Women aren’t supposed to get angry.

We’re told it’s unattractive, we’re called names for it, and we’re often shunned as a result of showing emotions.

It’s one of the reasons I’m very careful – especially as a leader, director, and woman in a male-dominated field – about guarding my emotions.

It makes me process emotions very logically, which is ironic because emotions often lack any logic. And, yes, that method of mine has caused arguments among loved ones who do process their emotions rapidly, often sharing them while they’re still raw. I tend to need to make sense of what I’m feeling before I vocalize it, which is a mostly self-preservation / peacekeeping thing.
What’s this got to do with filmmaking?

Well, sometimes you’ve gotta get mad.

Getting mad – especially while making your dreams come true – is a really powerful thing. It’s a fantastic motivator.

There’s a lot about filmmaking that can make you mad. Logistics fail, people may disappoint you, communication falls apart, and weather or equipment won’t cooperate. I mean, really, there’s a much longer list of the ways poop can hit the fan, but for the sake of brevity we can stop there.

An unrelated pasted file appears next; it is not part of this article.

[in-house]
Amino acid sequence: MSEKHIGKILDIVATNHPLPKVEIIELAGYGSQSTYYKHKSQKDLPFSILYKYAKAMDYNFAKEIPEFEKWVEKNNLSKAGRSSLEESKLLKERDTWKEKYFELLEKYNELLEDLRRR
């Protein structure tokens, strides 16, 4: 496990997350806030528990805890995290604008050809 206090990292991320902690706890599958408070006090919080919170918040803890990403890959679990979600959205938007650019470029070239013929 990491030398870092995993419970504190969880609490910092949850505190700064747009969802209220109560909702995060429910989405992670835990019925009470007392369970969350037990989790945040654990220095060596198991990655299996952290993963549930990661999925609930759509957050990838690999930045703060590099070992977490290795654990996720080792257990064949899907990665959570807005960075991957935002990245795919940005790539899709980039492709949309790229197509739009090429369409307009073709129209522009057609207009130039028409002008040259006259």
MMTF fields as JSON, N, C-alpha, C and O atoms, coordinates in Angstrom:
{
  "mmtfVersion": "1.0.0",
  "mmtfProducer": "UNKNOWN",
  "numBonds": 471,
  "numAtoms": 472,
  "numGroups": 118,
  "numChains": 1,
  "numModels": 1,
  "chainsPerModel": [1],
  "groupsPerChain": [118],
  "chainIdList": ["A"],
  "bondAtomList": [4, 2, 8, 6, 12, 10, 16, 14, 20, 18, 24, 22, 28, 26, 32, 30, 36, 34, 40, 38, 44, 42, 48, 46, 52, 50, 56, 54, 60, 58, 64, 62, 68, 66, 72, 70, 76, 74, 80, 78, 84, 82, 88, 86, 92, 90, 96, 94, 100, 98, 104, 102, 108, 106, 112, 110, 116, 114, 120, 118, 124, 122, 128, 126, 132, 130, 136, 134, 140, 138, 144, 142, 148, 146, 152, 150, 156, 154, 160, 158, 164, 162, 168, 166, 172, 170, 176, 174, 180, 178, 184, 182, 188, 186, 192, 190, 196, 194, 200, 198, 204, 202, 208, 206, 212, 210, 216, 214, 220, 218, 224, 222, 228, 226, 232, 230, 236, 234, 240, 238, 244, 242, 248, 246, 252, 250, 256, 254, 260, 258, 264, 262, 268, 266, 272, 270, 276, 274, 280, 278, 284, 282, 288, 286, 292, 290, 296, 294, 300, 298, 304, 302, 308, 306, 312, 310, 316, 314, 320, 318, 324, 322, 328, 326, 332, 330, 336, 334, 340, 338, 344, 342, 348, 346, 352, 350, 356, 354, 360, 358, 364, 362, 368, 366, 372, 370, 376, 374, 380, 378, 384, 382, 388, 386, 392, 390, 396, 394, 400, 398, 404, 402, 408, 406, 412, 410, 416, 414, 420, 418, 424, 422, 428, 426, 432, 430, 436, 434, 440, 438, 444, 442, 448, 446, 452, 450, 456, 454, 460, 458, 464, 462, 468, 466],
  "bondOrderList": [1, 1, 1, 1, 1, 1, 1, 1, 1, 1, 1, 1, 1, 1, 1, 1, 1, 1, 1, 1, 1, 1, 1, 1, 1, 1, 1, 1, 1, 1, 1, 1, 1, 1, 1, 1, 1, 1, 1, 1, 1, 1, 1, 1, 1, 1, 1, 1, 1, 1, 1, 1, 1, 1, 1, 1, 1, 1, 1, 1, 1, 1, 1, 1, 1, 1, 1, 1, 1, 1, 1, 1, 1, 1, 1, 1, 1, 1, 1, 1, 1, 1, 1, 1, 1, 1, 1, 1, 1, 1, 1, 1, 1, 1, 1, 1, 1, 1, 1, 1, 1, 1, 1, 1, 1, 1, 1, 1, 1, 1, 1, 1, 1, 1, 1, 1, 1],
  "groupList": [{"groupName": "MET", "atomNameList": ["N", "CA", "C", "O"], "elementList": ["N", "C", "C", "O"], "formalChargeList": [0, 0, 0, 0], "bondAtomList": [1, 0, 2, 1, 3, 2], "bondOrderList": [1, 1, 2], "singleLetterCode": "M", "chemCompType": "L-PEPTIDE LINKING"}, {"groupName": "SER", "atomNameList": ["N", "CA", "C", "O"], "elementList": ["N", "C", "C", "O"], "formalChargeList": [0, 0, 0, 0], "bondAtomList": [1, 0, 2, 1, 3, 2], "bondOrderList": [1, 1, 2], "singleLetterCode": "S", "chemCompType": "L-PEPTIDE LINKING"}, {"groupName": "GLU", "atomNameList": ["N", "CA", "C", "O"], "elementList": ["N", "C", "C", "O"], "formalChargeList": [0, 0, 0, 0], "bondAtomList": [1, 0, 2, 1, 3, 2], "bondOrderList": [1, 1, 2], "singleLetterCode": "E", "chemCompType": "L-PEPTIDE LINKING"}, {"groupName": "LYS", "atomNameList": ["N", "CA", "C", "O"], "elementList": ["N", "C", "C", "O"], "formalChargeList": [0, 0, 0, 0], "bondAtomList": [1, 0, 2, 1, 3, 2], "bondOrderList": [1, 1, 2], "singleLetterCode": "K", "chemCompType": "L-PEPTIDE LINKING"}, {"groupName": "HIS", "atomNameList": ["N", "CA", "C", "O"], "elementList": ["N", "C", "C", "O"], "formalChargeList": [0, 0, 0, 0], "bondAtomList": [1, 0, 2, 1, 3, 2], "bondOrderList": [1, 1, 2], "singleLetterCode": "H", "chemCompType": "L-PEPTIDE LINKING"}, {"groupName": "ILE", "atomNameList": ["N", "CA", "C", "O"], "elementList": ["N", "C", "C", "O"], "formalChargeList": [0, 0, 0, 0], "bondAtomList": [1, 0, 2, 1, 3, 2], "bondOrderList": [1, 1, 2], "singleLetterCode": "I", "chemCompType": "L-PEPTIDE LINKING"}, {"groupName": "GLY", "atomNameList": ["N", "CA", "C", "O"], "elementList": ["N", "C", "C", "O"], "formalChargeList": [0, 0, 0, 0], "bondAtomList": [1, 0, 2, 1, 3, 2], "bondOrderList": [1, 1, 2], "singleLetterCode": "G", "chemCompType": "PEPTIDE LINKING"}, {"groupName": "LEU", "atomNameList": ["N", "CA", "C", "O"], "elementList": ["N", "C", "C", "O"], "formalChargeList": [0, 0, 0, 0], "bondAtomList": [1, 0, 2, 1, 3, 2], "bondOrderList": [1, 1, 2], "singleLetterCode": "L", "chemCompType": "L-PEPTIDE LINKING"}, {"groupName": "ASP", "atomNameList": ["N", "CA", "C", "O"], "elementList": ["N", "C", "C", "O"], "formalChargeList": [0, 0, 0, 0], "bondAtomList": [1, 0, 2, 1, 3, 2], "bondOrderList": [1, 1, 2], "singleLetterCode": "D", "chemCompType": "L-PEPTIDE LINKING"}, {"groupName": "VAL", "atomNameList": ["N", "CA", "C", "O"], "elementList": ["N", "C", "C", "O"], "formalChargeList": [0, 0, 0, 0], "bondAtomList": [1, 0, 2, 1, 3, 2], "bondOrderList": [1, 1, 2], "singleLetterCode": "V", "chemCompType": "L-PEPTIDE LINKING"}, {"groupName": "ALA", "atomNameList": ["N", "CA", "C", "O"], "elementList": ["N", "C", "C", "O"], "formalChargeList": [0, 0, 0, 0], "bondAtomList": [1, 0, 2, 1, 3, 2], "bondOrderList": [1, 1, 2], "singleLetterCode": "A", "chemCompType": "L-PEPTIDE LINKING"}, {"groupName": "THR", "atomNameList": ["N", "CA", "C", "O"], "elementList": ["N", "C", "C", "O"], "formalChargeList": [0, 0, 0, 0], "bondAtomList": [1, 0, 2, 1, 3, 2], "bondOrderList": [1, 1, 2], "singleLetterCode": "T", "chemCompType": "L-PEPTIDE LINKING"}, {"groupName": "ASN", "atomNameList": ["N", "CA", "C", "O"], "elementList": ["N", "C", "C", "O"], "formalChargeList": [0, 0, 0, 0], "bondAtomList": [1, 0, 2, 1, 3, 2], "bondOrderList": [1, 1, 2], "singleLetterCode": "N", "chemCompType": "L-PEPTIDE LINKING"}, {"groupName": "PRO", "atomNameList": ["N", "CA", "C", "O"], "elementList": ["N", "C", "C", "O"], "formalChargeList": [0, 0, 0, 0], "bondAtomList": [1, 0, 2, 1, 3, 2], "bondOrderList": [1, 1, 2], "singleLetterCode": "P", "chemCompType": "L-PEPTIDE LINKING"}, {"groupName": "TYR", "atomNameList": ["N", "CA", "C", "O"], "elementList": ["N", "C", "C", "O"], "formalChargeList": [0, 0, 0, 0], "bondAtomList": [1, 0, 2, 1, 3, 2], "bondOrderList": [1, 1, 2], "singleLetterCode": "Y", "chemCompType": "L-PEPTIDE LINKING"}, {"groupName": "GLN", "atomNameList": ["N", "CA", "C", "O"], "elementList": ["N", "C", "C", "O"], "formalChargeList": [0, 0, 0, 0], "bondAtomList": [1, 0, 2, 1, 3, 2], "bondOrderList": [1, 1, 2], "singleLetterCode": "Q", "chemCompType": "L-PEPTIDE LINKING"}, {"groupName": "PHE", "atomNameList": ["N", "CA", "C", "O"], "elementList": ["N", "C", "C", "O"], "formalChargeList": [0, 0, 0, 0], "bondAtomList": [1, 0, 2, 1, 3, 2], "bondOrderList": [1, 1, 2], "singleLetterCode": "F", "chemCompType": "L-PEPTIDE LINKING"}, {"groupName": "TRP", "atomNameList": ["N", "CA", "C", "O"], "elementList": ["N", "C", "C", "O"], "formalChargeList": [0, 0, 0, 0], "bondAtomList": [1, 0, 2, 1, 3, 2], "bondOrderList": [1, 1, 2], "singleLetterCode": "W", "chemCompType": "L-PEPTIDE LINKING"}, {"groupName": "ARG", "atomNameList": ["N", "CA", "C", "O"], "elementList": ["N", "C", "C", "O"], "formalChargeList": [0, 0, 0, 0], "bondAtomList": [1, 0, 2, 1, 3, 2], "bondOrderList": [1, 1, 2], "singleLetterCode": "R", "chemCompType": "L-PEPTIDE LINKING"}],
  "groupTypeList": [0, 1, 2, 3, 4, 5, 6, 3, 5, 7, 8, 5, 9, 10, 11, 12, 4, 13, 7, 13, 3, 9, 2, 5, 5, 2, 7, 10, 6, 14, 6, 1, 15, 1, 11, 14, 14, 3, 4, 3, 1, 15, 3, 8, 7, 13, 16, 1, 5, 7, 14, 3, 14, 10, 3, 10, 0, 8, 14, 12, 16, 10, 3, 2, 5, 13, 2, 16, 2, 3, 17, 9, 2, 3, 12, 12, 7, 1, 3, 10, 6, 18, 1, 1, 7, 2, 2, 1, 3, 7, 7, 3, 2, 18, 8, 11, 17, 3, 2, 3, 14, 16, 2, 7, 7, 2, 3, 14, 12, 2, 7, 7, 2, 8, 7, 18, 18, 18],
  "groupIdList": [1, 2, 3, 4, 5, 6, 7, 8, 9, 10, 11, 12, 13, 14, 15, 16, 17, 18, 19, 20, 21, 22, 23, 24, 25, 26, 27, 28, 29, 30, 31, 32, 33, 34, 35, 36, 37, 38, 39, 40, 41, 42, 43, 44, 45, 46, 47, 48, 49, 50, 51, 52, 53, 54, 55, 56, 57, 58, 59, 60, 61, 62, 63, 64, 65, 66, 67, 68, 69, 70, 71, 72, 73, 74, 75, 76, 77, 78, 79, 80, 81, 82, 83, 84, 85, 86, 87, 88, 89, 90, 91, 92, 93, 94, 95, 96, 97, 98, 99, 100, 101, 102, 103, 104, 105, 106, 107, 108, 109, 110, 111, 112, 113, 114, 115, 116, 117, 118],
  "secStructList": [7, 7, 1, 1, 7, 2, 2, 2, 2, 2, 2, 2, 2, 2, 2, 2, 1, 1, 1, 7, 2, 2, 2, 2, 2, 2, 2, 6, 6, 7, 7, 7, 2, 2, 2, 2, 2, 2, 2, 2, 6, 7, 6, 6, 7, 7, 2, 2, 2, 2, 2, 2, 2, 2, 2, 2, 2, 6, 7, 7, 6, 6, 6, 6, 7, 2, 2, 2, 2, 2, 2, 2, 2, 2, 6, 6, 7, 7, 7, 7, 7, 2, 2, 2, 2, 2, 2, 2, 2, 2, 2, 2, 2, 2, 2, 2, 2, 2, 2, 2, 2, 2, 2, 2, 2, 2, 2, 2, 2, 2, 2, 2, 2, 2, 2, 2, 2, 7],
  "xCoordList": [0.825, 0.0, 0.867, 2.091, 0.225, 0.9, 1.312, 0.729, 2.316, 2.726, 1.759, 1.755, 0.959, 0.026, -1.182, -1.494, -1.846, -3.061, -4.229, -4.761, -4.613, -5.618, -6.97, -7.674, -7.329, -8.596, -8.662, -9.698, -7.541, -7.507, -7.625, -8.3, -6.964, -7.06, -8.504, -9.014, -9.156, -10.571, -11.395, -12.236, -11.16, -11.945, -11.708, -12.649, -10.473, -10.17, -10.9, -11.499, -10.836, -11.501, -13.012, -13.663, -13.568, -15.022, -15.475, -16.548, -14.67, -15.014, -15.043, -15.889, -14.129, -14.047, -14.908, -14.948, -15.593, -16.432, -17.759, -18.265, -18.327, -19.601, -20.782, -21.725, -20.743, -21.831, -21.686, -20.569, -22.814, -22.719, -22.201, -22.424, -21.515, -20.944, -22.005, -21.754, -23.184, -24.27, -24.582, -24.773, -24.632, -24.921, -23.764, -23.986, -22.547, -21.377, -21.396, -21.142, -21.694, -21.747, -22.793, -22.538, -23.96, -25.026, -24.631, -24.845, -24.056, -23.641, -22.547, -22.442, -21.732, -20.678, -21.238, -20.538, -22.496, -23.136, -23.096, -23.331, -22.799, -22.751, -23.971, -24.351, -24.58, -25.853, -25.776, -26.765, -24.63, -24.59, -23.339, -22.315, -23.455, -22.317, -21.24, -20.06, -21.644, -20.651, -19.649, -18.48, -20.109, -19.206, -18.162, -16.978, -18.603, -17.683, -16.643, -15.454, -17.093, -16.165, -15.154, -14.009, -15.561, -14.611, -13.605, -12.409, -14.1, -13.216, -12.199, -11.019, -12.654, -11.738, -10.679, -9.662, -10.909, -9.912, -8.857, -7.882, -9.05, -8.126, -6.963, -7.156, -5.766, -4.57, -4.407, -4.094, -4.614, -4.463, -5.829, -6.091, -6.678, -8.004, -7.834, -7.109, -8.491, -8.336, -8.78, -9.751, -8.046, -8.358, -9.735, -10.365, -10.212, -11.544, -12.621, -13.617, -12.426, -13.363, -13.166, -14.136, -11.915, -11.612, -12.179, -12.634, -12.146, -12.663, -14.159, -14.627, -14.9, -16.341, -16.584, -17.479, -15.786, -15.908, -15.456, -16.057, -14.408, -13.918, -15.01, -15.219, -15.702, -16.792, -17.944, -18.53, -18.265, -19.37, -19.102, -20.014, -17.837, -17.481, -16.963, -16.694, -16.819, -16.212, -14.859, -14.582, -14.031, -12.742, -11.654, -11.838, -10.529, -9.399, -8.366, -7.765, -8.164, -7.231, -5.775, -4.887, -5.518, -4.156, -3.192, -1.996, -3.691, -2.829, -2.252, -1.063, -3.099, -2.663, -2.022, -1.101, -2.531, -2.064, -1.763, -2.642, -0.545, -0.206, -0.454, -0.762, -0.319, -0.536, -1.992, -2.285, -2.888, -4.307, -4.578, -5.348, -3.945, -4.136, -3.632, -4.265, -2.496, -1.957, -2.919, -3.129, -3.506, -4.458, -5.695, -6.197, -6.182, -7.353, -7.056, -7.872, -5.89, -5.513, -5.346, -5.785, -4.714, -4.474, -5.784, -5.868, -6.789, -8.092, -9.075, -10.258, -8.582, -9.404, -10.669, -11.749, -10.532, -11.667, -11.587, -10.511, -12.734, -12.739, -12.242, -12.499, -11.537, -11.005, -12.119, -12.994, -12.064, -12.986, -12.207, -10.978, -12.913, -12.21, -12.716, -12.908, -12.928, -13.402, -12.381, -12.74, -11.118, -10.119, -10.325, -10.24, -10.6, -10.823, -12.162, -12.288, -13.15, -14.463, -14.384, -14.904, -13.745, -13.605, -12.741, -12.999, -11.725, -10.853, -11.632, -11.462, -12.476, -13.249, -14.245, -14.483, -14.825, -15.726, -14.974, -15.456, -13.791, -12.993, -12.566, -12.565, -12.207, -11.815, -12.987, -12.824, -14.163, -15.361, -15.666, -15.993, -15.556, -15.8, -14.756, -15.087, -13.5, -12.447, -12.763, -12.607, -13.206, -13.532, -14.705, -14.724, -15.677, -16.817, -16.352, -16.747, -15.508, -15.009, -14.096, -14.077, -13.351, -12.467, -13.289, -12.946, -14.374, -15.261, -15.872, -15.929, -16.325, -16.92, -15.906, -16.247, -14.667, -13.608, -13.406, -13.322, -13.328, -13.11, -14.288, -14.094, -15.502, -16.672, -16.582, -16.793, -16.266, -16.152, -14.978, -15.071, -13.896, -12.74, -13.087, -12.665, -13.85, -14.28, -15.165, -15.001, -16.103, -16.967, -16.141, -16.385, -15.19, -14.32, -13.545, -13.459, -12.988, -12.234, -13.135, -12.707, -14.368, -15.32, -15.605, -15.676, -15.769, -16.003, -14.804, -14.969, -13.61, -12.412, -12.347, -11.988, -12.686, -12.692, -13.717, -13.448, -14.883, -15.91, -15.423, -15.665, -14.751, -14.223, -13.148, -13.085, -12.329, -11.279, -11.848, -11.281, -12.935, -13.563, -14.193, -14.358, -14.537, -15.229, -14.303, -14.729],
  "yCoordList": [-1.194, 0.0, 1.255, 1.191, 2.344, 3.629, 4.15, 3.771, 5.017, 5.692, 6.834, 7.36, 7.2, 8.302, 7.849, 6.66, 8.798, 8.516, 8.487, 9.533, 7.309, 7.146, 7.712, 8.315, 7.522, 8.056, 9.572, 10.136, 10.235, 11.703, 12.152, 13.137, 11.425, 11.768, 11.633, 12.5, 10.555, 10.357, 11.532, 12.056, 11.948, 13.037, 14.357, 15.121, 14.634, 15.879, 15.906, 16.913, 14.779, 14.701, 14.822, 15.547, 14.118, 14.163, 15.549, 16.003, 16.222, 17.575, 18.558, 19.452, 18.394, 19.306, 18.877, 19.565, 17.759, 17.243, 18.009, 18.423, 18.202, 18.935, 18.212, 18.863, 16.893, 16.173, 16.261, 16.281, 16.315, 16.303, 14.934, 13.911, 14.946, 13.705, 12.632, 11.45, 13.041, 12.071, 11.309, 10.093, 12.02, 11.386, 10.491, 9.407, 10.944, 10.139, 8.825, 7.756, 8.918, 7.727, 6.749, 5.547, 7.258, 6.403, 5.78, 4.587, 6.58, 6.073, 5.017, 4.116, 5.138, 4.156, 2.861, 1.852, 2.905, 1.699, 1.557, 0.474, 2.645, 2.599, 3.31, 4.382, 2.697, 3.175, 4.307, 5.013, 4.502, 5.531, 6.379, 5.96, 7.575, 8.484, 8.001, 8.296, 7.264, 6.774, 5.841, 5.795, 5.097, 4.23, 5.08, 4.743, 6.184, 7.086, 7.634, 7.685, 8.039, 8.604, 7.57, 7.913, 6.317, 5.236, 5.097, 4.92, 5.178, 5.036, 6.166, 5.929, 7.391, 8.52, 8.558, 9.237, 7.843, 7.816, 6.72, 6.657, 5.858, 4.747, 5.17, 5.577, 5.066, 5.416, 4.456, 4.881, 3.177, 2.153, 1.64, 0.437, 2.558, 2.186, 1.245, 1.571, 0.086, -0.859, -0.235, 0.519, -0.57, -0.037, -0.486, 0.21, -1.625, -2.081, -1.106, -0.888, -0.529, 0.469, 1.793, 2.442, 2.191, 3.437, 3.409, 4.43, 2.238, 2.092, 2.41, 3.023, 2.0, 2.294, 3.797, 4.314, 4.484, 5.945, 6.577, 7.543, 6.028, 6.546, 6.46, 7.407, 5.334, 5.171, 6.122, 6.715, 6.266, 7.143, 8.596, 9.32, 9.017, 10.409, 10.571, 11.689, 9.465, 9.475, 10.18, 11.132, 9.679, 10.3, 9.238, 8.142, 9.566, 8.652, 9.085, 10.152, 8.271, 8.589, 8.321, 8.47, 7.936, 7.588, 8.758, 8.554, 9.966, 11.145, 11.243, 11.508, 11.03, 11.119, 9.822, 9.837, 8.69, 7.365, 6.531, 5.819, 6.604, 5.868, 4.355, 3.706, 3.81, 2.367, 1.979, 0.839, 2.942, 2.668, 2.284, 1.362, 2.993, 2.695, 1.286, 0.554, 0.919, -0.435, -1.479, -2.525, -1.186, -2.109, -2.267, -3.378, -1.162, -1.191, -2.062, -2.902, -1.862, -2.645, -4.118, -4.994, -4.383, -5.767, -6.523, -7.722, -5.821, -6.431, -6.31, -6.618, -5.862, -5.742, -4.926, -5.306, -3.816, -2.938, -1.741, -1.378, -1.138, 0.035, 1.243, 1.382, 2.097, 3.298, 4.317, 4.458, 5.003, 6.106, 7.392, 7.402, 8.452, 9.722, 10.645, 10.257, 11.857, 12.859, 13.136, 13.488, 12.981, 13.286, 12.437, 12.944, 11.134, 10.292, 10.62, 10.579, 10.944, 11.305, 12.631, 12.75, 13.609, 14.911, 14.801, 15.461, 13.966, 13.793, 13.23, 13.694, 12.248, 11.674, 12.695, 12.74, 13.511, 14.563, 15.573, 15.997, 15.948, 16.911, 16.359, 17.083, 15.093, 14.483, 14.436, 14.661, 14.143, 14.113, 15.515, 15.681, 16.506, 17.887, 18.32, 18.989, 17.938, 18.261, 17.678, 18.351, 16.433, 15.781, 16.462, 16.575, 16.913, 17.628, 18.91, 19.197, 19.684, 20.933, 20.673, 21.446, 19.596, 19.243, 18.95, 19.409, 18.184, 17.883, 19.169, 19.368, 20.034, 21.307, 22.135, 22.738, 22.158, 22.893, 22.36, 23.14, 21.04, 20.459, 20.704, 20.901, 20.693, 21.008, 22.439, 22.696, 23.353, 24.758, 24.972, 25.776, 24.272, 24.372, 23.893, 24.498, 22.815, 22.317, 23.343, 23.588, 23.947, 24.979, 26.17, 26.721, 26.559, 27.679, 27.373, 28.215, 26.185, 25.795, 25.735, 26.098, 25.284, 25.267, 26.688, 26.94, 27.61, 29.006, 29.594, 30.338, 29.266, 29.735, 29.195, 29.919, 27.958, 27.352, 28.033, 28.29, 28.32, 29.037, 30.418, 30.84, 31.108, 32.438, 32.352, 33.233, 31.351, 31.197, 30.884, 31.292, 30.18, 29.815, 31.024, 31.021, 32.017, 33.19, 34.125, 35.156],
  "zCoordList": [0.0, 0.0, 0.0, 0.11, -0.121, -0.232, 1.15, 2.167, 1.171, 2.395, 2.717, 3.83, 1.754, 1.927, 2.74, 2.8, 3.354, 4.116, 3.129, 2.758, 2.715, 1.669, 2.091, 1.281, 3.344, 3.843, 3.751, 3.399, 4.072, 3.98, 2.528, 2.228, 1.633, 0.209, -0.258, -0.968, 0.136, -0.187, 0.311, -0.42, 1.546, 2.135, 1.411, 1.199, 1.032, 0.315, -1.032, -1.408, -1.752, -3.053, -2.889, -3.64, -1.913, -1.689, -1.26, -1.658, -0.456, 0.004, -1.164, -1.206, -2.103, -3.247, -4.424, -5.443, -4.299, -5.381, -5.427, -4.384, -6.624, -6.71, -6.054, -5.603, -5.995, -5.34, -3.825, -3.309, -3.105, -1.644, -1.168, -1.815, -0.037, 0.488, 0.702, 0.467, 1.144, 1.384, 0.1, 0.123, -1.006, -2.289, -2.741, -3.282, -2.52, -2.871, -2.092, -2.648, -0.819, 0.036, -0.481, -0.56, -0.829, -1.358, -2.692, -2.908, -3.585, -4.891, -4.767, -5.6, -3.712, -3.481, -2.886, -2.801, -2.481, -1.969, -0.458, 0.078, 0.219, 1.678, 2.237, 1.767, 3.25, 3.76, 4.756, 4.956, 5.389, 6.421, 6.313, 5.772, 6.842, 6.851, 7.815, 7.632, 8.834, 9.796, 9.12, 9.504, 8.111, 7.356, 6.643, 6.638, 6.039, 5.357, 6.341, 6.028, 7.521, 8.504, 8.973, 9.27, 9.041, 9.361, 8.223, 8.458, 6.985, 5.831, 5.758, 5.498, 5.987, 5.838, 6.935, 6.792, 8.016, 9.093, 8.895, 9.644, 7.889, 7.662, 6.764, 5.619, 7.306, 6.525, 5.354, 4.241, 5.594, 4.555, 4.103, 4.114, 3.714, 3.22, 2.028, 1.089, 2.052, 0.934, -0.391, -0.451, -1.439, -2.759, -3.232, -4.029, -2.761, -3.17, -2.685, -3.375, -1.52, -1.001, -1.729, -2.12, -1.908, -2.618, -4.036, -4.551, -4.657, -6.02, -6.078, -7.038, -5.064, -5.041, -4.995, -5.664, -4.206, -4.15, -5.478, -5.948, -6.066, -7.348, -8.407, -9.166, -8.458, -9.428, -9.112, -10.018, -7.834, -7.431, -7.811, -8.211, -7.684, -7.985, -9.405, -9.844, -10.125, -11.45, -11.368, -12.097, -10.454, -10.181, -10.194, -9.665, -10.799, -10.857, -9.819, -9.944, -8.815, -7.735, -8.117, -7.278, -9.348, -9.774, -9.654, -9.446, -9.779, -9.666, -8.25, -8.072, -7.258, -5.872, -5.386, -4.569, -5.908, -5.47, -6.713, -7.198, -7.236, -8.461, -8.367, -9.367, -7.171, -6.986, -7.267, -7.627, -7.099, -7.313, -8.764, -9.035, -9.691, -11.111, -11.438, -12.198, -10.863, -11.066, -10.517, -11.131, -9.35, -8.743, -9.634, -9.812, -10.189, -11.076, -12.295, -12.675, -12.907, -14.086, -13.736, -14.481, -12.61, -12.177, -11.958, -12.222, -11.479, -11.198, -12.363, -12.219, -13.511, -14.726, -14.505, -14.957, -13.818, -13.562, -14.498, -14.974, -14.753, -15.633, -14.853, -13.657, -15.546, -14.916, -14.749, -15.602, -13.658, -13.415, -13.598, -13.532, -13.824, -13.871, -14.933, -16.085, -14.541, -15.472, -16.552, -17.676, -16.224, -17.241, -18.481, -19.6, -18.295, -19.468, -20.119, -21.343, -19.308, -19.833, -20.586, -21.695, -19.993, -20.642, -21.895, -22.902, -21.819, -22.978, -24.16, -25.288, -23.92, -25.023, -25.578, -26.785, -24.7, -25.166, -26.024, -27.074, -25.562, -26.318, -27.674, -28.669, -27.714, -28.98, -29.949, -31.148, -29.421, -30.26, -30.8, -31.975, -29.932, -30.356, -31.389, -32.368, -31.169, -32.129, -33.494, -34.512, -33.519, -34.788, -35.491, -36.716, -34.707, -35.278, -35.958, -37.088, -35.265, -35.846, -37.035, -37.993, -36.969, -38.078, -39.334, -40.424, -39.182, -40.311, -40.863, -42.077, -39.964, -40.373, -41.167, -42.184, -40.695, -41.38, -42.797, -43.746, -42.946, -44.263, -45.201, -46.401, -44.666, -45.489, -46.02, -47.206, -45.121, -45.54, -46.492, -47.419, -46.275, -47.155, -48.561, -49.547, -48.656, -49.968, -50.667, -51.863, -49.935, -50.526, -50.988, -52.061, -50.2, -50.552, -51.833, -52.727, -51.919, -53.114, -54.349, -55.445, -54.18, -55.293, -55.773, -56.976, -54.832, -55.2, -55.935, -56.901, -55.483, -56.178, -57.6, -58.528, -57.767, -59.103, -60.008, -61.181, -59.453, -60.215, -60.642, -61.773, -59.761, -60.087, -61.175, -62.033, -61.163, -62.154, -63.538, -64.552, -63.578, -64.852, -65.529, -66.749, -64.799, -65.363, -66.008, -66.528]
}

Although I’m a “go with the flow” kinda girl most of the time, there’s a threshold for me. I’ll hit my limit every now and then. And since I don’t often get mad, when I actually do get angry it’s pretty powerful stuff. The furry of this woman on fire is a force to be reckoned with, I’ll tell ya what.

Again, getting mad is really powerful stuff.

When I do get mad, I get going. I start to move mountains with that anger. I take really brave, bold steps. I stubbornly move with confidence in the direction of my dreams, bending the world towards my will. (OK, that last one’s a slight exaggeration. Give it time, haha.)

My high school cross country coach knew the power of my anger. One day he deliberately put me at the back of the pack during practice, a sign that meant that I was one of the slowest runners. Dude, you have no idea how much that made me mad. And, yes, I ran so fast that I blew the doors off of everyone else in the pack that day.

My point? Use your anger to keep going, especially if you’re on the path less chosen (aka: making your dreams come true). Let your anger, whenever it crops up, be a force of good in your life to accomplish the things you’ve always wanted to accomplish.

Go on, get mad.

Then get back to work.